When your child begins to act out after the divorce, it seems like, in a business sense, that your child is trying to be a CEO of the family! Some of that is okay because they are stretching their communication legs to state who they are (or think they are) and what they want from the family structure. It’s tough when you’re a single parenting after your marriage has dissolved. Coping with divorce and helping children cope with that, as well as helping them learn to become an independent being, can be difficult. The best way to circumvent this behavior from repeating over and over is to set rules within the house and also have a conversation with your ex (if you aren’t really on speaking terms, then I propose you use e-mail). This conversation will be about creating the same rules in both homes. 

With consistency and same rules applying, there is less wiggle room for tantrums and mutiny. You can create an agreement that you can tell your child about, and they can sign to make it official. You can say to your child “Oh really, daddy (or mommy) said you have ice cream for dinner whenever you want? Let’s go call him now and find out if that’s true.” Watch how quickly your child says, “Just kidding.” The more you say, “Let’s ask daddy or mommy” the more this behavior will cease.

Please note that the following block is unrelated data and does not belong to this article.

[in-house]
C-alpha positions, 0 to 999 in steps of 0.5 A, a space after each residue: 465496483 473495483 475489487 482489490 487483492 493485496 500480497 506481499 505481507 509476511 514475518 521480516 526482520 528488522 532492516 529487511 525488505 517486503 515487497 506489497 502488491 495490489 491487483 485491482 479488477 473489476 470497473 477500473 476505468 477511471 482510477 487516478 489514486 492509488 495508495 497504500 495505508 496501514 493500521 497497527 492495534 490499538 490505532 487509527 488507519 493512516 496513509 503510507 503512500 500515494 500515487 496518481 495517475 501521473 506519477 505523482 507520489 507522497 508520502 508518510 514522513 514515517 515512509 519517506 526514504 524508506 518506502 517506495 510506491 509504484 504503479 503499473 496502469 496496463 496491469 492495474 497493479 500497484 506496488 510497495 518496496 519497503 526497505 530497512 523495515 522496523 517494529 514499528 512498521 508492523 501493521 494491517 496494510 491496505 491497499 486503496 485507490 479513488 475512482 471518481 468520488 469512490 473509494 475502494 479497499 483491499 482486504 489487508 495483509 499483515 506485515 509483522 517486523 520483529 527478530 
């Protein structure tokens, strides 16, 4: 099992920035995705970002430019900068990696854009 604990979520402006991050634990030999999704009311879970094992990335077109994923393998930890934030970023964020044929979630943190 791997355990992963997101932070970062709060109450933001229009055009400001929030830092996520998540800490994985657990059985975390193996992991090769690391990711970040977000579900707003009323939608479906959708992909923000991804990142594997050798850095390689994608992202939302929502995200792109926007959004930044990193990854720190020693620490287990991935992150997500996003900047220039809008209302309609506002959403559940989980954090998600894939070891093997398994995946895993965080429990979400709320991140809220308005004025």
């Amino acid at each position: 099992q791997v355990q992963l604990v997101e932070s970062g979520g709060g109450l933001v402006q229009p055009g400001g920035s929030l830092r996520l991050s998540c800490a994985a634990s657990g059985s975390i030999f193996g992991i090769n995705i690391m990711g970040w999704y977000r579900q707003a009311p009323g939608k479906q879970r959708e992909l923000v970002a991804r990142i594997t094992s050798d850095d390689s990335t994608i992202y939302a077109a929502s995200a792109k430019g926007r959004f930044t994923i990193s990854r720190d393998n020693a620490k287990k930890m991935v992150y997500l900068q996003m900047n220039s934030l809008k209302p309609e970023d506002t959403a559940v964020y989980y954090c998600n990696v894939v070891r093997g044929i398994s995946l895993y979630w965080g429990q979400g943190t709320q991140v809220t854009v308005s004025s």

Now, remember it takes 21 days to break a habit (at least for adults) so be patient and know when this behavior ceases something else will pop up. It’s ALL age appropriate. Talk to other parents with children the same age that are single parents and you’ll see what I mean. Share tips with each other — it’s actually fun.

Your child is testing his/her power by manipulating, and as they grow, so do the tests. So, take your vitamins and show your child who is the adult and the boss, and allow them to take responsibility for their actions by saying, “let’s call daddy…” Chances are you’ll never have to make that call!

Finding Time for YOURSELF